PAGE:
# [FOM] Proof Theory Query

Monroe Eskew meskew at math.uci.edu
Mon Oct 12 01:27:16 EDT 2009

Joe,

Here's a complete answer:  Neither implies the other.

Let T be the finitely axiomatizable theory of dense linear orders
(DLO).  Let T' be the theory of DLO's without endpoints.  Let M be a
countable model of T' and let D be the diagram of M, with constants
c_i, i \in \omega as names.  Let c_\omega be a new constant.  Let L be
the language {<, c_1, c2, ... , c_n, ..., c_\omega}, and let S be the
closure of T union D under logical consequence in L.  Clearly M
satisfies S if we expand its language in the obvious way and assign
c_\omega to a random point.

Let \phi(x) be an arbitrary formula in L, and suppose S contains
\exists x \phi(x).  Since M satisfies S, S contains  \phi(c_i) for
some i \in \omega.  Thus S has property P1.

Let \psi be the sentence, "There is a maximal element."  Let \phi(x)
be "x is less than or equal to c_\omega."  Then (\forall x \phi(x) -->
\psi) is in S.  However, (\phi(c_i_1) & ... & \phi(c_i_n)) -->\psi) is
not in S for any finite collection of c_i's.  This is because M
satisfies (\phi(c_i_1) & ... & \phi(c_i_n)) if we assign c_\omega to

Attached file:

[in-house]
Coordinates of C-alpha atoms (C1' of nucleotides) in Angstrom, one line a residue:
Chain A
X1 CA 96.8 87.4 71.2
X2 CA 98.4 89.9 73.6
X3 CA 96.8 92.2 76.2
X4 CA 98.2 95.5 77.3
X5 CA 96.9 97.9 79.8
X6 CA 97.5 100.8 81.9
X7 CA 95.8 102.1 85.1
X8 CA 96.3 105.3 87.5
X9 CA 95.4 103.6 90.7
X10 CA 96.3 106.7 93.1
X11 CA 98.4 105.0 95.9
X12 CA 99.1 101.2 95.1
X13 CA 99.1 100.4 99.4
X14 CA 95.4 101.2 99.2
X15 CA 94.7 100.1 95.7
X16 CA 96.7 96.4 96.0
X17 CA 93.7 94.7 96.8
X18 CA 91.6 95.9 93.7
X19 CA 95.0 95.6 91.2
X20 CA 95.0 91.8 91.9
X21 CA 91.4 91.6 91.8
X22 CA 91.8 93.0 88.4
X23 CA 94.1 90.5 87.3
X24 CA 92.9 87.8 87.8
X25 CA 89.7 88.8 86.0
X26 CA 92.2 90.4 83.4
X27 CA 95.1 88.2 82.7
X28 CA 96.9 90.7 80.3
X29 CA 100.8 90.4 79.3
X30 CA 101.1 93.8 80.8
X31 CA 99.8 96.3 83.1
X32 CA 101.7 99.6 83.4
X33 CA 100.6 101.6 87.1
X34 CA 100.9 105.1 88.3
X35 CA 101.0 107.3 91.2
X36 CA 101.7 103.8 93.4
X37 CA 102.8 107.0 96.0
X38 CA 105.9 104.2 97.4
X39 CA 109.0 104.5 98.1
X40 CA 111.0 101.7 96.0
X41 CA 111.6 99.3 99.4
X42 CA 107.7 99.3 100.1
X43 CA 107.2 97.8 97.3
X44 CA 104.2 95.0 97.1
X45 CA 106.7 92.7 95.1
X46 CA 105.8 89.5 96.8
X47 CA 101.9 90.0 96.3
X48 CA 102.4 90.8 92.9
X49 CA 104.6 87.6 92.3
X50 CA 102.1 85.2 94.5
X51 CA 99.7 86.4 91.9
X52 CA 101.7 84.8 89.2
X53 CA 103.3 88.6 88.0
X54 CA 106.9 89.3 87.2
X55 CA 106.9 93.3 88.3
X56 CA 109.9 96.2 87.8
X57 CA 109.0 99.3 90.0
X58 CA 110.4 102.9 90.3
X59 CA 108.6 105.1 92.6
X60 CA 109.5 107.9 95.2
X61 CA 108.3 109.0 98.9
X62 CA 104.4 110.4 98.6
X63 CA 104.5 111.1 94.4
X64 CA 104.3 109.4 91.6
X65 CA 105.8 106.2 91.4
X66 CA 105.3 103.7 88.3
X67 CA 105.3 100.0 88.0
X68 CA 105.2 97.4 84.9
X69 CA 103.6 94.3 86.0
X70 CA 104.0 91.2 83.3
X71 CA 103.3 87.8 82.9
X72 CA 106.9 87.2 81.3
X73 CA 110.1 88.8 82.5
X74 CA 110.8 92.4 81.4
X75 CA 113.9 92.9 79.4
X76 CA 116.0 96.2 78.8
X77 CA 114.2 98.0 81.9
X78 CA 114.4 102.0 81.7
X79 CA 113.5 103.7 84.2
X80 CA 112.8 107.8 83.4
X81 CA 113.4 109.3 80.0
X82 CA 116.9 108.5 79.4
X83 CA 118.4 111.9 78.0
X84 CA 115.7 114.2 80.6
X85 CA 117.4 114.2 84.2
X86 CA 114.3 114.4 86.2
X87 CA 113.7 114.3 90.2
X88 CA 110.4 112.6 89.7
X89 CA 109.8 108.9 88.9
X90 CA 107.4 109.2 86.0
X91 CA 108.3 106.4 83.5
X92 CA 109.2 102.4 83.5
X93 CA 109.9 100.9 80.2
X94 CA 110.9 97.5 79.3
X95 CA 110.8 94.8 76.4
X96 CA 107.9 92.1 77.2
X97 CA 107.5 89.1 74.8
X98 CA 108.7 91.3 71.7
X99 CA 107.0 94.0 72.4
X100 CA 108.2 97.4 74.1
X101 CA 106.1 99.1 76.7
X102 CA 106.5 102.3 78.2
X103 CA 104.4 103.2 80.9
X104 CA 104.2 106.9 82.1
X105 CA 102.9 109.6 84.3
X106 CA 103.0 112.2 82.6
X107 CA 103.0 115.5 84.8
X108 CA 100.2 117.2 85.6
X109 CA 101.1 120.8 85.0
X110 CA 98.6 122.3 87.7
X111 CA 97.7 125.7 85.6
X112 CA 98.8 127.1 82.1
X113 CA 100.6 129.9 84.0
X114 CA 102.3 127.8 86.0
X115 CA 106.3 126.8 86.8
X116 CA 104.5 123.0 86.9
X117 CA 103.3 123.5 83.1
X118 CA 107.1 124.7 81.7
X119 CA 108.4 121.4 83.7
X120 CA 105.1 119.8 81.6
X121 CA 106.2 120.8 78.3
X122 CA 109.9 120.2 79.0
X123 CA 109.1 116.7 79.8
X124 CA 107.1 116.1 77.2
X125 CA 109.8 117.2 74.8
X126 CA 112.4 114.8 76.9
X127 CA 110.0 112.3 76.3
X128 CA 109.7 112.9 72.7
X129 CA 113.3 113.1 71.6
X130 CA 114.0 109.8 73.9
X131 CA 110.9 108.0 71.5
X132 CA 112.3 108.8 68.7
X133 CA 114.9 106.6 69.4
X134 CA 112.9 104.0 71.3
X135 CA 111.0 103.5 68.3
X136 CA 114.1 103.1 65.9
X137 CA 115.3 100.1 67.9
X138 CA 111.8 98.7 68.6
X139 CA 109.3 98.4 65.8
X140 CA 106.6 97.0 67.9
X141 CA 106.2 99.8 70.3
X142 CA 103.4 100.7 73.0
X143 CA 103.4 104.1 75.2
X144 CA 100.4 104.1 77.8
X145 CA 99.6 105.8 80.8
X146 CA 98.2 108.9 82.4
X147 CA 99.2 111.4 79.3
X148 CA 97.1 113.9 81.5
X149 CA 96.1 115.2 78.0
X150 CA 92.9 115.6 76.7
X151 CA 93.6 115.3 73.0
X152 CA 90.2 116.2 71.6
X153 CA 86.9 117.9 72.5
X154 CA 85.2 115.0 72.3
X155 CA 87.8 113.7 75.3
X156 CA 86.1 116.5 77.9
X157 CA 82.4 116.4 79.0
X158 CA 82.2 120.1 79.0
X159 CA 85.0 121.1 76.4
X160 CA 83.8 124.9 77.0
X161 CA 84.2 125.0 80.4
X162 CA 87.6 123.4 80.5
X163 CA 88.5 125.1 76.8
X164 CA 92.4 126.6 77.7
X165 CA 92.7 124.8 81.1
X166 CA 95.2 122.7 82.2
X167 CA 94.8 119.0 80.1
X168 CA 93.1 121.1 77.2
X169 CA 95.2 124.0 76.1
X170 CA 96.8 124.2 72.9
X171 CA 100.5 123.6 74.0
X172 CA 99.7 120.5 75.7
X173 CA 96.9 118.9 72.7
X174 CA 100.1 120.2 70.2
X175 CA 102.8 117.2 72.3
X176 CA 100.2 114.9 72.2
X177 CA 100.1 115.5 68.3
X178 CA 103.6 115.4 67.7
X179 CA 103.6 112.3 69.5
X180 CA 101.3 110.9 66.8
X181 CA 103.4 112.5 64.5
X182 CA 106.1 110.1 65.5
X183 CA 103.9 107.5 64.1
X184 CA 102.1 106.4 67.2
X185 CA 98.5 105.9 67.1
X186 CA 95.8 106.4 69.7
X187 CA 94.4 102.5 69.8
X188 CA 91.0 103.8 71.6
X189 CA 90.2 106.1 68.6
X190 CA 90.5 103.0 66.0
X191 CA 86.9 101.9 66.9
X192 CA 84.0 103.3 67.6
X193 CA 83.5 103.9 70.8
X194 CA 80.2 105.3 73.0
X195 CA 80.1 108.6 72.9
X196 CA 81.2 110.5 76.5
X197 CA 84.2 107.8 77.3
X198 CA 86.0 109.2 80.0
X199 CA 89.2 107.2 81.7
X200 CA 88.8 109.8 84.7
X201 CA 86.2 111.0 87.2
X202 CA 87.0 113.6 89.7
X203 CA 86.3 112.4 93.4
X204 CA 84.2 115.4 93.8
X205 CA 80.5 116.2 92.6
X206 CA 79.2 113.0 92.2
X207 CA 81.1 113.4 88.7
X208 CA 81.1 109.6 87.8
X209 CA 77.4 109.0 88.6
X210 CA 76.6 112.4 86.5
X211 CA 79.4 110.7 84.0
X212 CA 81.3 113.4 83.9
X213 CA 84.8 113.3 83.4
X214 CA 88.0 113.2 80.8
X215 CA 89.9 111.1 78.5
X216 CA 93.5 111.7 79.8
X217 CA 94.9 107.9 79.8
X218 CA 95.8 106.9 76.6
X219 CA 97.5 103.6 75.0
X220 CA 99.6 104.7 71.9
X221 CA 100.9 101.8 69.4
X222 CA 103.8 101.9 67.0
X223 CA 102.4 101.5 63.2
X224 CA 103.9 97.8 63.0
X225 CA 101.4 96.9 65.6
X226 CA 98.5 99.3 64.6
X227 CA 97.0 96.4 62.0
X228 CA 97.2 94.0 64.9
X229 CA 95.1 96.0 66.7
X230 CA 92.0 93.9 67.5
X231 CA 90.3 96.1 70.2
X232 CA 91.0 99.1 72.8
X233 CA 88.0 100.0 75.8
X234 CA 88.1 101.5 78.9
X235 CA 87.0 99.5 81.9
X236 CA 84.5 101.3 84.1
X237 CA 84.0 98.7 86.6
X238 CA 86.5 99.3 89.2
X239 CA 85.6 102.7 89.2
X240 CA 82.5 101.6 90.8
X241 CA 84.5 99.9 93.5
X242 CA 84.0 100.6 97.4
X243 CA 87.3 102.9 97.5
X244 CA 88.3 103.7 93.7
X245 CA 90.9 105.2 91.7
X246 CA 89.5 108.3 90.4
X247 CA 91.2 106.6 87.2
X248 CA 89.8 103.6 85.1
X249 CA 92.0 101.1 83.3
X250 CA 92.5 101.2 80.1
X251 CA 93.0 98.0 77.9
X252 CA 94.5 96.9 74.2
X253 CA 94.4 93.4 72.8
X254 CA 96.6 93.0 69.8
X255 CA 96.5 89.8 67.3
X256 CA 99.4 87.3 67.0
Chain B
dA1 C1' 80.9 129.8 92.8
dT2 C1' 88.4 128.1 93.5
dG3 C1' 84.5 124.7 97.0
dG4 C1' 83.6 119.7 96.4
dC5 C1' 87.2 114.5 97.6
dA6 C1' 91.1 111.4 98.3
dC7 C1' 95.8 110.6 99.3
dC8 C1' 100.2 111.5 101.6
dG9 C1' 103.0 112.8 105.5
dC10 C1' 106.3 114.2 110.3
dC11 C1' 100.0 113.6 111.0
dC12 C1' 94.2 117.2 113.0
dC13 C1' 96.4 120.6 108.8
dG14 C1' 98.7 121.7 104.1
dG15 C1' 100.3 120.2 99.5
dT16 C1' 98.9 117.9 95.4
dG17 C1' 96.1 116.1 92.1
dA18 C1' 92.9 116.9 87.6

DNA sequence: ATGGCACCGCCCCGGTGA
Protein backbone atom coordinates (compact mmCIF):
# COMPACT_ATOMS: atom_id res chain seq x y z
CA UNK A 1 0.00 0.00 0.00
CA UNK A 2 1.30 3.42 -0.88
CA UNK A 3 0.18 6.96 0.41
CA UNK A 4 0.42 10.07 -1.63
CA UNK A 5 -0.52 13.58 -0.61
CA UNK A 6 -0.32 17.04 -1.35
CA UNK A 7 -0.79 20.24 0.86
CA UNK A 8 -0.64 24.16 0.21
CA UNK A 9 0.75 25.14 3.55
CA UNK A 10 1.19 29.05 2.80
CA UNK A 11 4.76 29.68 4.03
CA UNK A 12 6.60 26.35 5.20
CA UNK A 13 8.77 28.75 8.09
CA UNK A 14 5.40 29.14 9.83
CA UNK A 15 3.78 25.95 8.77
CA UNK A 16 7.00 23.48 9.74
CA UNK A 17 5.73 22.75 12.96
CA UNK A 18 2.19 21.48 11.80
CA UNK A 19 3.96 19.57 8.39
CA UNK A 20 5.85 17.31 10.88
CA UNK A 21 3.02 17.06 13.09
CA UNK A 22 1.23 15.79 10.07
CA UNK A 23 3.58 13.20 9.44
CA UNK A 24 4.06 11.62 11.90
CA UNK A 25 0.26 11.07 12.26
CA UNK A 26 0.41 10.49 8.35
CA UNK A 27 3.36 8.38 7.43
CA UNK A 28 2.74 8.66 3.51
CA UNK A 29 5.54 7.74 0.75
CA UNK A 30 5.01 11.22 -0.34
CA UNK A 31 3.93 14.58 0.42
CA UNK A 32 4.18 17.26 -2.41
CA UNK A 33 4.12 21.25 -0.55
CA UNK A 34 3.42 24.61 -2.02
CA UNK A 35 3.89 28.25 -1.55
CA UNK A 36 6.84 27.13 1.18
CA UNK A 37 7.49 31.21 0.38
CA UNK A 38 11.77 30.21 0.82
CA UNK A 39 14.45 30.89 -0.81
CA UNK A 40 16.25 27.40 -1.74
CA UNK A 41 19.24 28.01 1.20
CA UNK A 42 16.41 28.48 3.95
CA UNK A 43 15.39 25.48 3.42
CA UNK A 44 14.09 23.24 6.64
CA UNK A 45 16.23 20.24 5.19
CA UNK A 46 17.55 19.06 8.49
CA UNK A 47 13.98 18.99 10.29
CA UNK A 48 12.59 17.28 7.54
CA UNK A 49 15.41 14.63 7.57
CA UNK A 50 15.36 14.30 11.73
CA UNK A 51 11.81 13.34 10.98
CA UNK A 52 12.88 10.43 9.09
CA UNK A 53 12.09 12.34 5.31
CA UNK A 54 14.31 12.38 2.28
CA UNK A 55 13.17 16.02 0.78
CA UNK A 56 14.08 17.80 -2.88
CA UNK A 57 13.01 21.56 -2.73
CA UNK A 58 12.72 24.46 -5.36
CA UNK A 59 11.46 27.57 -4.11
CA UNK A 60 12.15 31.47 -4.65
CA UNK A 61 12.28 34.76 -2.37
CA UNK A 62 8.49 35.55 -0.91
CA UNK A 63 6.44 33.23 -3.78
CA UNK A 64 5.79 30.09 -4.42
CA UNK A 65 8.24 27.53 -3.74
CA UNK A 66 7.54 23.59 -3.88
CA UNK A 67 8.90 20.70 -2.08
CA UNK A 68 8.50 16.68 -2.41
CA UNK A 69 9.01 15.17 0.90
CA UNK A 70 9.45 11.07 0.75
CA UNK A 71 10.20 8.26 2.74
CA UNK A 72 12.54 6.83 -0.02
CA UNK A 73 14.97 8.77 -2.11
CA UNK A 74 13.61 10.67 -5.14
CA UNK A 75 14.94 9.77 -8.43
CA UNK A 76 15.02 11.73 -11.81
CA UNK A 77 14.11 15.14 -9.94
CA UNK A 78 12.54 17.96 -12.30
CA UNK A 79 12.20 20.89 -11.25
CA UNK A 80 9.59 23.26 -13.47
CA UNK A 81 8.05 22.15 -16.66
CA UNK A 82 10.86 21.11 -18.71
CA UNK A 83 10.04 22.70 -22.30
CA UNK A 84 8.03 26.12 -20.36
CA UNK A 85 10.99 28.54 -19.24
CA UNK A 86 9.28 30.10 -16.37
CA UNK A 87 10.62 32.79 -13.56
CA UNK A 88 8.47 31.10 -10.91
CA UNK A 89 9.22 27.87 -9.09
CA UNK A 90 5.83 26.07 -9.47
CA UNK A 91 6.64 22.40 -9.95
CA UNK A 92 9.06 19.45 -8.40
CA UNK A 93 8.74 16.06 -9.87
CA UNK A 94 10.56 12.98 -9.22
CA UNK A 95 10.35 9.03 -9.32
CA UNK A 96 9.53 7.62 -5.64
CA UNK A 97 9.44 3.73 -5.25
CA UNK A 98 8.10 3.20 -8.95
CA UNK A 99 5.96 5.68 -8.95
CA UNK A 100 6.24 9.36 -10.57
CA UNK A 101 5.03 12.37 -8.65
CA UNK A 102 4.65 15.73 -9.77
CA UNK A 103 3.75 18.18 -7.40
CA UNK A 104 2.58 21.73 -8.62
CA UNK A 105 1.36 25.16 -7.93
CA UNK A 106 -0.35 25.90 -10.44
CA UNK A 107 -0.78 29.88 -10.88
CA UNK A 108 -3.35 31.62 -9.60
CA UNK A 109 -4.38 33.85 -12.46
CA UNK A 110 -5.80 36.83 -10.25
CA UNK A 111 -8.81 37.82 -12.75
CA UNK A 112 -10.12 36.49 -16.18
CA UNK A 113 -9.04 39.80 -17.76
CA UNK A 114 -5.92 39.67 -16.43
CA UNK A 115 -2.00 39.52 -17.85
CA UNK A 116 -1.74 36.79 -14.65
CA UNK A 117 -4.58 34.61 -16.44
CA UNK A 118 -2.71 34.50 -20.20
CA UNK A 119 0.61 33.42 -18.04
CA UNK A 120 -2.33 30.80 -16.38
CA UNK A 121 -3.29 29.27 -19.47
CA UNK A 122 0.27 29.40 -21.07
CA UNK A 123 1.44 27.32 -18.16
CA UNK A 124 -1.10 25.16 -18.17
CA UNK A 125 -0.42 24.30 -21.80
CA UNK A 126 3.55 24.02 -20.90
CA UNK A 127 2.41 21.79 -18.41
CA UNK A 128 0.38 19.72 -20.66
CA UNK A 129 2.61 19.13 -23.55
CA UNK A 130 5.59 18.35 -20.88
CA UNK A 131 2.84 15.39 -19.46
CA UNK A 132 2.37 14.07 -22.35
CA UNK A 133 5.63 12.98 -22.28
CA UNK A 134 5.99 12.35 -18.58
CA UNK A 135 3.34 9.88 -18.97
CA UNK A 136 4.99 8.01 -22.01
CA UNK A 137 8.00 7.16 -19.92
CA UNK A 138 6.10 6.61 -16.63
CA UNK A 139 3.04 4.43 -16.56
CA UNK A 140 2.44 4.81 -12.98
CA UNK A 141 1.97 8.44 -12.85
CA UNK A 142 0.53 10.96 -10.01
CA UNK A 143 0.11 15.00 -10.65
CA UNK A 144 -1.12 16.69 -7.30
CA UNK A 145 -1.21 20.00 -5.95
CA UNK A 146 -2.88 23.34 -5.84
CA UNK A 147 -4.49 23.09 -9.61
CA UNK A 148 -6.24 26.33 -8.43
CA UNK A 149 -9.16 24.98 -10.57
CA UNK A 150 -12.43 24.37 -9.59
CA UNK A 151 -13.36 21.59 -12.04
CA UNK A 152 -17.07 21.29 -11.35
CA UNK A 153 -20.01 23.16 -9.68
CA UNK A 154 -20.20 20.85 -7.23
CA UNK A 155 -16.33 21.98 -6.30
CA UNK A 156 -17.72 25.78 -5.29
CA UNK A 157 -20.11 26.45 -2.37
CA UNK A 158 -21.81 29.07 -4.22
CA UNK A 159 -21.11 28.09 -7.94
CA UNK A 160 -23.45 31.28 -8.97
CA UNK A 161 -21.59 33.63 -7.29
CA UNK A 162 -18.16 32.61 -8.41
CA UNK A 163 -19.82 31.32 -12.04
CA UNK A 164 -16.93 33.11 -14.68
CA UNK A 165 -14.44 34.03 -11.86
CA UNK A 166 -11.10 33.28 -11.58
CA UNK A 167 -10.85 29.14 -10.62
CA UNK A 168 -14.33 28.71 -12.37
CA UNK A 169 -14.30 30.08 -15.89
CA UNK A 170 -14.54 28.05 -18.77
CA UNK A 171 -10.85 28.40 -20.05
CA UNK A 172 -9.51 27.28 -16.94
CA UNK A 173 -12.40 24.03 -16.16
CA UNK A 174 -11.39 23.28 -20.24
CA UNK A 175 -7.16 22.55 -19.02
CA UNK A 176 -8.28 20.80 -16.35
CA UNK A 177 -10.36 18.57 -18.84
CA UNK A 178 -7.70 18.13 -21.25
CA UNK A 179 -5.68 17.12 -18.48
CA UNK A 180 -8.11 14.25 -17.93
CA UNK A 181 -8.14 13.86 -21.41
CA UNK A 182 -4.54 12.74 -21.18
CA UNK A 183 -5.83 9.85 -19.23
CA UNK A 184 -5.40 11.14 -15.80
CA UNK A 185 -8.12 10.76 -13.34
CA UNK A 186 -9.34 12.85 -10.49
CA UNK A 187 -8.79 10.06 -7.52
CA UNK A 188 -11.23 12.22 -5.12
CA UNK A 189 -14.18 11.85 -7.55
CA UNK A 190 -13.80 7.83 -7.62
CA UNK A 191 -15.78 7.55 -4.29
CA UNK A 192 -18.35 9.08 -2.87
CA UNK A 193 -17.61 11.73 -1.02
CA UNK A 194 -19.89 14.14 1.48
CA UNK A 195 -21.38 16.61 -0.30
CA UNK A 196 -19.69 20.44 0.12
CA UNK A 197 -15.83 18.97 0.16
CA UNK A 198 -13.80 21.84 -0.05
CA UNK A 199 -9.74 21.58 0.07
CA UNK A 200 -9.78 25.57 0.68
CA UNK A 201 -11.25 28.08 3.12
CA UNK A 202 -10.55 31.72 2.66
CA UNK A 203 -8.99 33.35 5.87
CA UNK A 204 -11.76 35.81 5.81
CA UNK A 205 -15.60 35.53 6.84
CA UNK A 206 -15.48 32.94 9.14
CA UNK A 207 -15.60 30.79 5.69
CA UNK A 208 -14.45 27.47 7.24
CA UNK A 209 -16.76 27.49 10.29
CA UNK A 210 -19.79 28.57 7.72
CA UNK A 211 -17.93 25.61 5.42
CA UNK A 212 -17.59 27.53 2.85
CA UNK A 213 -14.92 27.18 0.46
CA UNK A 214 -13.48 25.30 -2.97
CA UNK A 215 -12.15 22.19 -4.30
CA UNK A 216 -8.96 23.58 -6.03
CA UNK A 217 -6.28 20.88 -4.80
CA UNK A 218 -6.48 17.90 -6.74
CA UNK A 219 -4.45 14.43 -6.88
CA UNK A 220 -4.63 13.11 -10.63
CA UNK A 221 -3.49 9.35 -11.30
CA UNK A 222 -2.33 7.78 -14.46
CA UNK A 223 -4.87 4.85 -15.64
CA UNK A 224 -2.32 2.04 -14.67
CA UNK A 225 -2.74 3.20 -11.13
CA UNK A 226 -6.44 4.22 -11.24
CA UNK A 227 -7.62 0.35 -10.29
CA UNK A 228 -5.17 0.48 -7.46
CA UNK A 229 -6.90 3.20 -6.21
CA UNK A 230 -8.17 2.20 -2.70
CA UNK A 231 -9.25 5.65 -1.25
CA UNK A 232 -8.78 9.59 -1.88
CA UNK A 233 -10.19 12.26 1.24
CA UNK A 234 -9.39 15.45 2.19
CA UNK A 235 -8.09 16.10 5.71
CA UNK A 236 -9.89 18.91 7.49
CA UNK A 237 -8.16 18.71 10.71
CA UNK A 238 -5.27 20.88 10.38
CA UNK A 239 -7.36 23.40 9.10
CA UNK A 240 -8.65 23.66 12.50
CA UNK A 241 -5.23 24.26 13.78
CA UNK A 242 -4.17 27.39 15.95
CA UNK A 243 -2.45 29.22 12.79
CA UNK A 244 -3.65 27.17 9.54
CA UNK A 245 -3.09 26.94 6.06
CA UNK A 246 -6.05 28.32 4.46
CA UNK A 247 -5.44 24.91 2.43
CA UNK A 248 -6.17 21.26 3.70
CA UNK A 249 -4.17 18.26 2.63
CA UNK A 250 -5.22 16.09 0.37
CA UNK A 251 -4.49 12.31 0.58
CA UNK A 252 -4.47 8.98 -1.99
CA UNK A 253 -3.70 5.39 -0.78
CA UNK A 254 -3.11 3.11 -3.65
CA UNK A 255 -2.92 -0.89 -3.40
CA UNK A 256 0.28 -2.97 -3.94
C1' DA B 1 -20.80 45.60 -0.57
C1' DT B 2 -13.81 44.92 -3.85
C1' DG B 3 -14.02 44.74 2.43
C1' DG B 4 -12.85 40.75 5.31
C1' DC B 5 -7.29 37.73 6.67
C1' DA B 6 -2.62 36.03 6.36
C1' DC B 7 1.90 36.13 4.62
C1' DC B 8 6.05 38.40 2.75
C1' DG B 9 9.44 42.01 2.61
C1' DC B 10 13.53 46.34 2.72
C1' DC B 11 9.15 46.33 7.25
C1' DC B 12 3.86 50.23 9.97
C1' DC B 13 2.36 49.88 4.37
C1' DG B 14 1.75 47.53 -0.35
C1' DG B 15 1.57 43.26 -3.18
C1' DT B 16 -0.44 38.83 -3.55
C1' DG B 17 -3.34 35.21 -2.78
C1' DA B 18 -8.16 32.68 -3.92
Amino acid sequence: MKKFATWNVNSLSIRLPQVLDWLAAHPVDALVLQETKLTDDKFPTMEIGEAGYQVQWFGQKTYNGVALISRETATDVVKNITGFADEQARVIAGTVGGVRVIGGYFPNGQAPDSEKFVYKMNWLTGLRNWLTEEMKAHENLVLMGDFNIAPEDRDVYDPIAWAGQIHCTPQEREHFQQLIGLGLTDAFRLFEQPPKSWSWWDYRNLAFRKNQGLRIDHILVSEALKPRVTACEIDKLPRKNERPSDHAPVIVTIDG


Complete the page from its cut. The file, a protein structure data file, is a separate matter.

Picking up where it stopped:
anything greater than c_i_1,...,c_i_n.  Thus S does not have property
P2.  Thus P1 does not imply P2.

Now for the other direction, let n be a composite number and let T be
the theory of cyclic groups of order n.  Let S be closure of T union
{"c_i \not= c_j" : i \not= j, 0<i,j<n+1}.  S thinks there is a
generator for the group, and it knows that the c_i's exhaust the
group, but it does not know which of them is a generator.  Clearly S
has property P2.  But if \phi(x) is "x is a generator", then S does
not contain a witness to that.

-Monroe

On Sat, Oct 10, 2009 at 7:57 AM,  <joeshipman at aol.com> wrote:
> Let T be a recursively axiomatizable first-order theory in a language
> with countably infinitely many constant symbols c0, c1, ....
>
> Consider the following properties:
>
> P1: Whenever ExPhi(x) is in T, there exists i such that Phi(c_i) is in
> T.
>
> P2: Whenever AxPhi(x)-->Psi is in T, there exist finitely many
> constants c_i1, c_i2, ..., c_i_n such that
> ((Phi(c_i1)&Phi(c_i2)&...&Phi(c_i_n))-->Psi) is in T.
>
> What are these properties called, and can a theory have one but not the
> other?
>
> -- JS
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